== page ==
Linear Program Solving Task

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A linear program solving task is an continuous optimization task that requires a solution to a linear program (with a linear cost function).



  • (Wikipedia, 2016) ⇒ Retrieved:2016-12-17.
    • Linear programming (LP) (also called linear optimization) is a method to achieve the best outcome (such as maximum profit or lowest cost) in a mathematical model whose requirements are represented by linear relationships. Linear programming is a special case of mathematical programming (mathematical optimization).

      More formally, linear programming is a technique for the optimization of a linear objective function, subject to linear equality and linear inequality constraints. Its feasible region is a convex polytope, which is a set defined as the intersection of finitely many half spaces, each of which is defined by a linear inequality . Its objective function is a real-valued affine (linear) function defined on this polyhedron. A linear programming algorithm finds a point in the polyhedron where this function has the smallest (or largest) value if such a point exists.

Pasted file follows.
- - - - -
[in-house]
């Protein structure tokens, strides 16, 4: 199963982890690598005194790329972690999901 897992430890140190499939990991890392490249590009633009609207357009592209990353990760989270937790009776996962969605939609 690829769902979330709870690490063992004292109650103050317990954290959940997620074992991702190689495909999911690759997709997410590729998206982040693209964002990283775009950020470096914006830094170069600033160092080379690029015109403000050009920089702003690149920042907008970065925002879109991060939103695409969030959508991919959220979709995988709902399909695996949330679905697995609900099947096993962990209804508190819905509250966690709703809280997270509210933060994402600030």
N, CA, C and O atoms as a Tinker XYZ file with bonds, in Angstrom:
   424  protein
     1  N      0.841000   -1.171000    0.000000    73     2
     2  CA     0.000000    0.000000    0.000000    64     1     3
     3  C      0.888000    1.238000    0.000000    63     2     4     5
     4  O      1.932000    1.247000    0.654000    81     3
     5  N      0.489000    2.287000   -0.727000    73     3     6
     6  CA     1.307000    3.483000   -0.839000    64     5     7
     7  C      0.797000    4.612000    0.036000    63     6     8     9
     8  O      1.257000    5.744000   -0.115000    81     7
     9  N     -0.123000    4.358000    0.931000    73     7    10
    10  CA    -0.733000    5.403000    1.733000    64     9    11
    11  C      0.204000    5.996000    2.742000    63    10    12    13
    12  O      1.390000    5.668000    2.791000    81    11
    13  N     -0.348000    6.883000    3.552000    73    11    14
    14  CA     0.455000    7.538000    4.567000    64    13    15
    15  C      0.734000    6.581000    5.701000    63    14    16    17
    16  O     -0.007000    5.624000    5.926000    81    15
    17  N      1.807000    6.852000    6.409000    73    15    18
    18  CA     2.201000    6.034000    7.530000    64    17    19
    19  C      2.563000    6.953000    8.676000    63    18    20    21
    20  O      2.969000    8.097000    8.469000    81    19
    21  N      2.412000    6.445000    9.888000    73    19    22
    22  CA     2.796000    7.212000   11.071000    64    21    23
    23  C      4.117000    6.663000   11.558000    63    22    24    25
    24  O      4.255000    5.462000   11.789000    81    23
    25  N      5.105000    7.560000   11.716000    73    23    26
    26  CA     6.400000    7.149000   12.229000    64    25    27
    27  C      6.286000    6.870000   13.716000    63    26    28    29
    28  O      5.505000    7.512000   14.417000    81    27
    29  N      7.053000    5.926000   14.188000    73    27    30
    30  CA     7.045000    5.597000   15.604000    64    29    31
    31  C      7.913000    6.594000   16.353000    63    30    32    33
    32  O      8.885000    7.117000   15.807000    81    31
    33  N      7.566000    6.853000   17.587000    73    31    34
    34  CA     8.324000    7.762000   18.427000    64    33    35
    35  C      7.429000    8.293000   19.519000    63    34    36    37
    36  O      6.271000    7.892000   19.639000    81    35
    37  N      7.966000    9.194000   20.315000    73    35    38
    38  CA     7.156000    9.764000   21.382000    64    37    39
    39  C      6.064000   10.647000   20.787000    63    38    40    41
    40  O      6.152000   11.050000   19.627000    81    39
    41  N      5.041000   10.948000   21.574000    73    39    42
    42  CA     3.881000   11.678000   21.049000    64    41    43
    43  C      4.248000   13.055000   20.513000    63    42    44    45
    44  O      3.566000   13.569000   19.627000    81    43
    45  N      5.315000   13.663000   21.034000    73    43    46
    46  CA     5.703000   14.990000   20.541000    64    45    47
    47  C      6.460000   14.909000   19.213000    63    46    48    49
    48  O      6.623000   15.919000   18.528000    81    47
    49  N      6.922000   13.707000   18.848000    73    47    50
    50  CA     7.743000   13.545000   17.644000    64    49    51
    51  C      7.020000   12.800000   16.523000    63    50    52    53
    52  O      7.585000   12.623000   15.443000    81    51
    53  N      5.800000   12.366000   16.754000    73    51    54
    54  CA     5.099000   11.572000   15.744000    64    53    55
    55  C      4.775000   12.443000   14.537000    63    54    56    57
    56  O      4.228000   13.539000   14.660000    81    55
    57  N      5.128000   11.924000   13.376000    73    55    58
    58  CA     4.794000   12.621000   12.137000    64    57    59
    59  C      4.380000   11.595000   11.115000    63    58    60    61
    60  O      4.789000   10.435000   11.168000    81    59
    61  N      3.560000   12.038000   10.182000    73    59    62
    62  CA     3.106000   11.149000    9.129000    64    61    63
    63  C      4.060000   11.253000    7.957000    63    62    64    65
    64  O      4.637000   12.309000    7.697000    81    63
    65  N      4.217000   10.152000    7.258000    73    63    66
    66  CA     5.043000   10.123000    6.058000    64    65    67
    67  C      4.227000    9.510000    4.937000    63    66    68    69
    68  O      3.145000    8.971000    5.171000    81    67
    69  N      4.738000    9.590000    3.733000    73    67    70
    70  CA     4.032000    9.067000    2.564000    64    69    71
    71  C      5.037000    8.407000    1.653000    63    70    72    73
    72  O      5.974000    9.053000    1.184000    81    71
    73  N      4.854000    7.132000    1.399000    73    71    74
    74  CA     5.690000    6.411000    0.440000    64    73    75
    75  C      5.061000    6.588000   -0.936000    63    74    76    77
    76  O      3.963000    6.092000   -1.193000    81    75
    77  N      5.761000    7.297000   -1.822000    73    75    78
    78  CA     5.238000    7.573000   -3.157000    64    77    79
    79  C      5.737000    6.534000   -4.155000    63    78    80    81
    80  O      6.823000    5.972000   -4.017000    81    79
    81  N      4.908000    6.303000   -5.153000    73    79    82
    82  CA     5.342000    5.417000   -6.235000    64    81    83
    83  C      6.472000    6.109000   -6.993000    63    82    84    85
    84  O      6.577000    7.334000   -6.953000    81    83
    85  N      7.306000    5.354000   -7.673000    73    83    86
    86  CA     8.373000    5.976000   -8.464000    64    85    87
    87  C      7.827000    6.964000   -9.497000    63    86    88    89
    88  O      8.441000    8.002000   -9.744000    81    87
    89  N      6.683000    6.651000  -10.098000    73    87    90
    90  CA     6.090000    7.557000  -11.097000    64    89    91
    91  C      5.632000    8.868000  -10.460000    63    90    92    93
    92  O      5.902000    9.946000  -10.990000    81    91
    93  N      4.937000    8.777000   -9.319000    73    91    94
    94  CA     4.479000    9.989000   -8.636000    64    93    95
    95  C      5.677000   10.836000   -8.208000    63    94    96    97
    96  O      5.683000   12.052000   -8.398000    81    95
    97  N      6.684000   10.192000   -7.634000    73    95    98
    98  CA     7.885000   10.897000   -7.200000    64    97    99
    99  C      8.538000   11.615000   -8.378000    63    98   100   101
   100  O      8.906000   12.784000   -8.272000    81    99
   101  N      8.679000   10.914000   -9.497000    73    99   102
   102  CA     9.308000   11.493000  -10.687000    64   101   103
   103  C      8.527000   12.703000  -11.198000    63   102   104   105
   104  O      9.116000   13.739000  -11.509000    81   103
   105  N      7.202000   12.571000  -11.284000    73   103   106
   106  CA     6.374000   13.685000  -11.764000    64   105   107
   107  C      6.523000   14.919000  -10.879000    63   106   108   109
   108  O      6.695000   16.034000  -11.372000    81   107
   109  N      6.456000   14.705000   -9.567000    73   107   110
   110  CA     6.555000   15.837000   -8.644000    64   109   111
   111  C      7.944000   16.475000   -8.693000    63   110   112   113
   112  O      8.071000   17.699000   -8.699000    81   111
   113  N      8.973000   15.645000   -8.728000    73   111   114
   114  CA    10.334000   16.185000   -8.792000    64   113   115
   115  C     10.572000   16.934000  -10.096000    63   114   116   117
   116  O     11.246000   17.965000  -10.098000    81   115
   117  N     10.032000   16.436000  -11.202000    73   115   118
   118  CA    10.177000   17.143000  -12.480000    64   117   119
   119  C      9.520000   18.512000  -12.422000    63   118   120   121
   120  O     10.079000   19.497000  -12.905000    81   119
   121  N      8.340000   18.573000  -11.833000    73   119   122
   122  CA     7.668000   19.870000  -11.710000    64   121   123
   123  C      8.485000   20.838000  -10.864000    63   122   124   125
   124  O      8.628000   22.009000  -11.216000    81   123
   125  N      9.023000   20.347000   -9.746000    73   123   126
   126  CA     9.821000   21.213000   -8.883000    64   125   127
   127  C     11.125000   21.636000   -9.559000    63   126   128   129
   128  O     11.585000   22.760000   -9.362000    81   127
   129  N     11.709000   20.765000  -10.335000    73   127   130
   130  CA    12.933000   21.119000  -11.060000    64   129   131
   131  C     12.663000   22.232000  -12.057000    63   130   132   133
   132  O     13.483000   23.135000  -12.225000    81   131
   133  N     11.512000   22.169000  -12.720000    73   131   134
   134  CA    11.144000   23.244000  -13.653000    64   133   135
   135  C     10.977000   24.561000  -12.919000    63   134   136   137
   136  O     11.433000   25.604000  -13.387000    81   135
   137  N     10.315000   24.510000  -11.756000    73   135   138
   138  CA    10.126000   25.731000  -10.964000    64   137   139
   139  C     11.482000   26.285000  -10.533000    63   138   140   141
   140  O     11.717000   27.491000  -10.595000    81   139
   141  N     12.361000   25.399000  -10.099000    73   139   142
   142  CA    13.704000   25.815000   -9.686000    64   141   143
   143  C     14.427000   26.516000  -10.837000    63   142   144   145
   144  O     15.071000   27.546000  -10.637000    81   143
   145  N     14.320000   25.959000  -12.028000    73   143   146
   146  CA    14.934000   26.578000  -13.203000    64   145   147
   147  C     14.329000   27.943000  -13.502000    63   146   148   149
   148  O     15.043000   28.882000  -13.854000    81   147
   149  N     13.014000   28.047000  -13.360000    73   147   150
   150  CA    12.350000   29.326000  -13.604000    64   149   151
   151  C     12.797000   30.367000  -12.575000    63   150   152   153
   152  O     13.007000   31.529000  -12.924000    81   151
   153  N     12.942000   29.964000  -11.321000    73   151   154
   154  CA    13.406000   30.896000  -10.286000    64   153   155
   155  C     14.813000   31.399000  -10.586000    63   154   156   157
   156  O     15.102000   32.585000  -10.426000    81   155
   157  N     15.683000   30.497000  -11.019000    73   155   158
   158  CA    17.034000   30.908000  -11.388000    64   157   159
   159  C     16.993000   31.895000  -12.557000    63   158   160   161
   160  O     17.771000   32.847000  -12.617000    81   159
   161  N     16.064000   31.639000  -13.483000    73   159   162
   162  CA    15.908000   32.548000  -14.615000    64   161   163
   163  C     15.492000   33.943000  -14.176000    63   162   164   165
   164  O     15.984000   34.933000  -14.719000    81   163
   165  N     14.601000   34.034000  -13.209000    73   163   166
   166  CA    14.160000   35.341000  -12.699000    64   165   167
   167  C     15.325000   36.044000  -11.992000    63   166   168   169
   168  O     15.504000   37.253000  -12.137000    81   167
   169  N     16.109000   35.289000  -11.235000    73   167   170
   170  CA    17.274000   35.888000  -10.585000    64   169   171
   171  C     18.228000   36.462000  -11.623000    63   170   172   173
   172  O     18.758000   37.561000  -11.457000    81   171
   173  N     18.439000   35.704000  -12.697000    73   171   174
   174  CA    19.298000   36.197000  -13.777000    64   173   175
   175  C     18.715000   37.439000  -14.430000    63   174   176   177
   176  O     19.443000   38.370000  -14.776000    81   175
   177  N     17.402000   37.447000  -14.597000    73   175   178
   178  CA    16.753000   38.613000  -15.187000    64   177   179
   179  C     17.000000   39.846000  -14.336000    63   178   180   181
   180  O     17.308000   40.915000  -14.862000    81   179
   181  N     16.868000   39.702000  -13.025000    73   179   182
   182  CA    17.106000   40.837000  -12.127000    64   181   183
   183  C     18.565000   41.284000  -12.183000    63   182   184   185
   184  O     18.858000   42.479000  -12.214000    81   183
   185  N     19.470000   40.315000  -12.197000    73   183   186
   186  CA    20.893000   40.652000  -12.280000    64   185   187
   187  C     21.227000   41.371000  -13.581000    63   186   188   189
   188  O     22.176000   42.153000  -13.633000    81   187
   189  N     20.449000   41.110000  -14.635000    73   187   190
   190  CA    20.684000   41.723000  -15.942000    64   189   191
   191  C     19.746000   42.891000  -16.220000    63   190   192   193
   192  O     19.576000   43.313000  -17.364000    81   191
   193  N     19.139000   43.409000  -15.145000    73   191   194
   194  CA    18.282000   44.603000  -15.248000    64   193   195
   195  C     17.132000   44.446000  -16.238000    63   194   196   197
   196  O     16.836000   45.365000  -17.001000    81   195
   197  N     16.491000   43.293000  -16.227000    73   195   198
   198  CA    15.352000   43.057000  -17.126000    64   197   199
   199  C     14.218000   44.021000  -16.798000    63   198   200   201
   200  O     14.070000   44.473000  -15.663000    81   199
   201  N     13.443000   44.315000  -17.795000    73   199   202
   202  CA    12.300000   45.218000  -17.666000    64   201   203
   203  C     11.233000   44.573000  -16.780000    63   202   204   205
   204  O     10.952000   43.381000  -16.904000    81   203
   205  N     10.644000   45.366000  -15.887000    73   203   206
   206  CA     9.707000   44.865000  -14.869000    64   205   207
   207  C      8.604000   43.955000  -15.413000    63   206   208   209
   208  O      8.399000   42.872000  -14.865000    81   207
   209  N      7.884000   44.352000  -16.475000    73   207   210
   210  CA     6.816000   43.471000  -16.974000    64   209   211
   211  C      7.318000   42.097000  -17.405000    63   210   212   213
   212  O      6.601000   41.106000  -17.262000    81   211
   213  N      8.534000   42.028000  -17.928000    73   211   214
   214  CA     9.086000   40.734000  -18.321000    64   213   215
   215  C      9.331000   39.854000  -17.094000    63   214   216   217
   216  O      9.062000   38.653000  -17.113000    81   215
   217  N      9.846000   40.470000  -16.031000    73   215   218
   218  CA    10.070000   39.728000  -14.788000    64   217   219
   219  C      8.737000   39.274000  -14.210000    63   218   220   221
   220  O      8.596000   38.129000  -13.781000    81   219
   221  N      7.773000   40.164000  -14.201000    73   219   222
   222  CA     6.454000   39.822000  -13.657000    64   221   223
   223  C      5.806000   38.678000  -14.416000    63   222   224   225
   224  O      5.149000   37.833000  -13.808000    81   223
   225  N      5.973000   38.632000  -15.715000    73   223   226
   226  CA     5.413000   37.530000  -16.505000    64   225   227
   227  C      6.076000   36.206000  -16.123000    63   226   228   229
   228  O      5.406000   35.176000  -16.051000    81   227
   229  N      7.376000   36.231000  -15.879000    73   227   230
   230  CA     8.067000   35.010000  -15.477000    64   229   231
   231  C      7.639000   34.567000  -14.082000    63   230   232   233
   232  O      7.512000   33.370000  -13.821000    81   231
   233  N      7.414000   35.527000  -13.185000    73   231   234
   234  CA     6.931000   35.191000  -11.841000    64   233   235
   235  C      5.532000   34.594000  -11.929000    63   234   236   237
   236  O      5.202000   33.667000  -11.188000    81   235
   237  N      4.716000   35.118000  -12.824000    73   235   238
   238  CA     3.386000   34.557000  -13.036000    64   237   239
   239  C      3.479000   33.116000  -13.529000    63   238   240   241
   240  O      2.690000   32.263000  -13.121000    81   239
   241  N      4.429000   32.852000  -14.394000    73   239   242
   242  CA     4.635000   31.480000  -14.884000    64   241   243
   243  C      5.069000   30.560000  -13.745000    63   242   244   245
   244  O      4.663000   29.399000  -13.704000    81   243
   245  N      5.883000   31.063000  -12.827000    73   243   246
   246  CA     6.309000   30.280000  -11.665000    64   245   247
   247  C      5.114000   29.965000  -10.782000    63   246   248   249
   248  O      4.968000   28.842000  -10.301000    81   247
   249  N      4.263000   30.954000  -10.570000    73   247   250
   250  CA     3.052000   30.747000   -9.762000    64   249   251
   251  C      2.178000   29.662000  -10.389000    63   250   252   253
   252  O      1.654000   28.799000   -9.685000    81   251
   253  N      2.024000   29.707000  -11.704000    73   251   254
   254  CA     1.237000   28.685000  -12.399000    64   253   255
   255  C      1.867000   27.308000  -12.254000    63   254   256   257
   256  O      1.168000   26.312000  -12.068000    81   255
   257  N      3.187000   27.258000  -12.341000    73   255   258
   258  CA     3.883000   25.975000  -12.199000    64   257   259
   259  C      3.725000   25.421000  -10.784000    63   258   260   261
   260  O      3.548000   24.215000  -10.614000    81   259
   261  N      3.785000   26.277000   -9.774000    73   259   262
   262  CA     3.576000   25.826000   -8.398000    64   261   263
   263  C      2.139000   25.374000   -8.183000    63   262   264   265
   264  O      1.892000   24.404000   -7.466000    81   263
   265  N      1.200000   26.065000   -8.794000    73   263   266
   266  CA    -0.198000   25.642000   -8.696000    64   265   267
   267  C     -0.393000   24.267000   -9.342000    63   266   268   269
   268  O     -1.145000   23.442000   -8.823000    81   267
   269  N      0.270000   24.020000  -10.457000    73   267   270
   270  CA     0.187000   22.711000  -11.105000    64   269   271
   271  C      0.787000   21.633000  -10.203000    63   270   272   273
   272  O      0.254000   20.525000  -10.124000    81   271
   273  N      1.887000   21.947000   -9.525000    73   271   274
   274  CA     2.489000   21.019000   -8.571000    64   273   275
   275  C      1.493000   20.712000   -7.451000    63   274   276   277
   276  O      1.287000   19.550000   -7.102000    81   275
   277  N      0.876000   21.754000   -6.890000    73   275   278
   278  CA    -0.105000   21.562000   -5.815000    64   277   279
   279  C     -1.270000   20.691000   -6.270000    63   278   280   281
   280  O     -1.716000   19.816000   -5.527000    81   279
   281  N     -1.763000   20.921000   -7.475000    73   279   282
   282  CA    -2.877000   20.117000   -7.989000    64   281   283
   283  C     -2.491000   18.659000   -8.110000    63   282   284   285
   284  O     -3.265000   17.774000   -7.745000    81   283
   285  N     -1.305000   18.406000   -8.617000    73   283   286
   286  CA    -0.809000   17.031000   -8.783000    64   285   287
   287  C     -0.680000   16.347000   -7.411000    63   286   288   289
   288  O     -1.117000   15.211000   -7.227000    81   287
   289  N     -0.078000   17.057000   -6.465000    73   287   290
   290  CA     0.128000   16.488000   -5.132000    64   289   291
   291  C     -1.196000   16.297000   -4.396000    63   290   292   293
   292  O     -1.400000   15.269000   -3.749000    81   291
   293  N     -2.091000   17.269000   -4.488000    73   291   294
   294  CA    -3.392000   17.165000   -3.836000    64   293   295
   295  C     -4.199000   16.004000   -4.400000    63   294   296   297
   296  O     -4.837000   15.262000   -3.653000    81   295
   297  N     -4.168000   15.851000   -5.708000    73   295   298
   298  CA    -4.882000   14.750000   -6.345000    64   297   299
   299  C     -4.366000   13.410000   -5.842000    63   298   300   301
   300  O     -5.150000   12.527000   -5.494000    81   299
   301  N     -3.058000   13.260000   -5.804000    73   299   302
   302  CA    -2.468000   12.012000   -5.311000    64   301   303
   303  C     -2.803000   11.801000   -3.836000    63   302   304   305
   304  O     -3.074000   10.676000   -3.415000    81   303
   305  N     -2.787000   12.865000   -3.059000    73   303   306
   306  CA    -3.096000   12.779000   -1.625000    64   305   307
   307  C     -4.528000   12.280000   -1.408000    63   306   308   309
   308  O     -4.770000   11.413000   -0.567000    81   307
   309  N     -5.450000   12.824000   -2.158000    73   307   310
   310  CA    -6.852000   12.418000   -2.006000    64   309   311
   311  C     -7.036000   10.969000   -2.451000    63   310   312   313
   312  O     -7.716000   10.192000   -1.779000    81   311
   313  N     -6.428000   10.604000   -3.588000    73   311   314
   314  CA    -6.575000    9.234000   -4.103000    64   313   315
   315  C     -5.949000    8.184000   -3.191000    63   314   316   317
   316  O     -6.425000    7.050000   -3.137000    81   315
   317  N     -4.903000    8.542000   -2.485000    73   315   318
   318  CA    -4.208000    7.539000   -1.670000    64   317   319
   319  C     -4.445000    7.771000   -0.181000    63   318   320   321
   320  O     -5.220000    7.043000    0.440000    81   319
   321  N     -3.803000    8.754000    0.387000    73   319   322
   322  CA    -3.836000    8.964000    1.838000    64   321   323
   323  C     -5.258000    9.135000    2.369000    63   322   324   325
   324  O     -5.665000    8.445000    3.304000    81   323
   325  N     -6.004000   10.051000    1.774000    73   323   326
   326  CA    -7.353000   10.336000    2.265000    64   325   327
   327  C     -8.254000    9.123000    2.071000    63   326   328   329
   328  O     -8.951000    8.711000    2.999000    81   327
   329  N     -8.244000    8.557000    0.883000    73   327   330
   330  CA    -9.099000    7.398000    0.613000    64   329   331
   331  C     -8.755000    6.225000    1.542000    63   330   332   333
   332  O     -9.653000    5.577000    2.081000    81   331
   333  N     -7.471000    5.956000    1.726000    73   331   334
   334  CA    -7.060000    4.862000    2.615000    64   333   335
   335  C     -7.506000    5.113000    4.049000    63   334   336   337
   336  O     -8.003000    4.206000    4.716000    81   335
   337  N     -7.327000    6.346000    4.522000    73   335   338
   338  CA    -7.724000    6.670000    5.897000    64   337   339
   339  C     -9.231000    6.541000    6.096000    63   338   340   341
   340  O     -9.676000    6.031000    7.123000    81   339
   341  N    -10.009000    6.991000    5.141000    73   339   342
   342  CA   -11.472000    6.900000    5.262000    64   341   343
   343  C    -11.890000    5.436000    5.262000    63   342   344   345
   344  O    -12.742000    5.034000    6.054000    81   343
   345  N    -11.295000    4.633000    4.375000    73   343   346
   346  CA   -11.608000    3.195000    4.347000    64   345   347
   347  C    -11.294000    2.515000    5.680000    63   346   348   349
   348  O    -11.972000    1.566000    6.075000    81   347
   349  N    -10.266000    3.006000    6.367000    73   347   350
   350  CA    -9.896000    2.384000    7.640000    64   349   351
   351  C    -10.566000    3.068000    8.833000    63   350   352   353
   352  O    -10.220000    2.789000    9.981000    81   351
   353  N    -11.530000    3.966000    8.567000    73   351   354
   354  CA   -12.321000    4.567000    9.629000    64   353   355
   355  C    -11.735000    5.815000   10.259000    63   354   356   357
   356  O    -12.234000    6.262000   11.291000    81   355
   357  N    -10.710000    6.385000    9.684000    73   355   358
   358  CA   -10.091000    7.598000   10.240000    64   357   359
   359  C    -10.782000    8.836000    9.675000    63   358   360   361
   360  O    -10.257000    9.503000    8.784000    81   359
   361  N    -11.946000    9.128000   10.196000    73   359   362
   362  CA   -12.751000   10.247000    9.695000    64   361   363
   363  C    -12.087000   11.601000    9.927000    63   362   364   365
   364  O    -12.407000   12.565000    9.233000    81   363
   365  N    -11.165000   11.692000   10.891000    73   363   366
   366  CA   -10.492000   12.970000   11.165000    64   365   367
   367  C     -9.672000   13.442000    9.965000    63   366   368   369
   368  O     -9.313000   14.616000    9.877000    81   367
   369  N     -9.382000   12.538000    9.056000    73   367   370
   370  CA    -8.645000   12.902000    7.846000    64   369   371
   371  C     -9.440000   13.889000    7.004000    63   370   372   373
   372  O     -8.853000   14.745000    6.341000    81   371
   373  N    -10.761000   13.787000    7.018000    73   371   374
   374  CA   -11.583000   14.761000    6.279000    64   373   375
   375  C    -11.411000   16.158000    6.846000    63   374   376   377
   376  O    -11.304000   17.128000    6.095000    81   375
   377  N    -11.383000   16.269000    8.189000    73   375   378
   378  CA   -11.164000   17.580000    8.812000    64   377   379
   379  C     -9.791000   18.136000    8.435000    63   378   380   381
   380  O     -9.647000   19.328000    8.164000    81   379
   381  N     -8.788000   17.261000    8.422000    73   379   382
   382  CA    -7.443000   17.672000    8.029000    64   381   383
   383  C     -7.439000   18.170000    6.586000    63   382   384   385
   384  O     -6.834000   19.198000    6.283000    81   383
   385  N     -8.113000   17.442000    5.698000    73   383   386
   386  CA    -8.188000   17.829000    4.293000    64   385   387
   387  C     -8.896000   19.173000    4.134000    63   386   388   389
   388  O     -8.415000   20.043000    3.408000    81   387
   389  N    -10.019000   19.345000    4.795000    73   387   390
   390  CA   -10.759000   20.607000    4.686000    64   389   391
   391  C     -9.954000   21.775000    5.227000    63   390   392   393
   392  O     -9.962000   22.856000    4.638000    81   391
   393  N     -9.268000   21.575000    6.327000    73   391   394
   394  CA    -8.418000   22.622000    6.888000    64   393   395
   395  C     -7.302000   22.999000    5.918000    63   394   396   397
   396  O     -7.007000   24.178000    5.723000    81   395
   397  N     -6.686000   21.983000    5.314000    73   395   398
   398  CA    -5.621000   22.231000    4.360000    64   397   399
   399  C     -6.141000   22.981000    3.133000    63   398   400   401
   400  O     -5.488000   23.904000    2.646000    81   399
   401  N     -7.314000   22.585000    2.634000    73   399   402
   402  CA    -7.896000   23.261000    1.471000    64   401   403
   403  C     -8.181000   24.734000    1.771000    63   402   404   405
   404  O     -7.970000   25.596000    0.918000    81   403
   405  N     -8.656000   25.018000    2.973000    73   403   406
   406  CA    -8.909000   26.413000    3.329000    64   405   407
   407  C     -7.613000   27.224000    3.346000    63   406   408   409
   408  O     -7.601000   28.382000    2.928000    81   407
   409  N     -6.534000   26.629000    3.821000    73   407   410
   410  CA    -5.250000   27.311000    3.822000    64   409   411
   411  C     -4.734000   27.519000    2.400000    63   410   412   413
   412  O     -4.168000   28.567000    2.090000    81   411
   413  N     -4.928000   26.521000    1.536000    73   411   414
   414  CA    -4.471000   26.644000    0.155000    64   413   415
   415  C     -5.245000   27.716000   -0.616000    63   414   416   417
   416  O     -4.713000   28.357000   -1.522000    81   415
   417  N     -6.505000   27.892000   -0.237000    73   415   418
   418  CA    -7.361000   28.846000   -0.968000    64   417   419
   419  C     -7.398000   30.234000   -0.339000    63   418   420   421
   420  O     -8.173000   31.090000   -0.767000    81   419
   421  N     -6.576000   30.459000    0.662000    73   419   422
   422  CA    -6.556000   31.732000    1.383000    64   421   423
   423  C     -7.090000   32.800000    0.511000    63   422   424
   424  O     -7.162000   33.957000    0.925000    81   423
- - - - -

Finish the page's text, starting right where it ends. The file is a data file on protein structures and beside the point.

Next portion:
Linear programs are problems that can be expressed in canonical form as : [math] \begin{align} & \text{maximize} && \mathbf{c}^\mathrm{T} \mathbf{x}\\ & \text{subject to} && A \mathbf{x} \leq \mathbf{b} \\ & \text{and} && \mathbf{x} \ge \mathbf{0} \end{align} [/math] where x represents the vector of variables (to be determined), c and b are vectors of (known) coefficients, A is a (known) matrix of coefficients, and [math] (\cdot)^\mathrm{T} [/math] is the matrix transpose. The expression to be maximized or minimized is called the objective function (cTx in this case). The inequalities Ax ≤ b and x0 are the constraints which specify a convex polytope over which the objective function is to be optimized. In this context, two vectors are comparable when they have the same dimensions. If every entry in the first is less-than or equal-to the corresponding entry in the second then we can say the first vector is less-than or equal-to the second vector.

      Linear programming can be applied to various fields of study. It is widely used in business and economics, and is also utilized for some engineering problems. Industries that use linear programming models include transportation, energy, telecommunications, and manufacturing. It has proved useful in modeling diverse types of problems in planning, routing, scheduling, assignment, and design.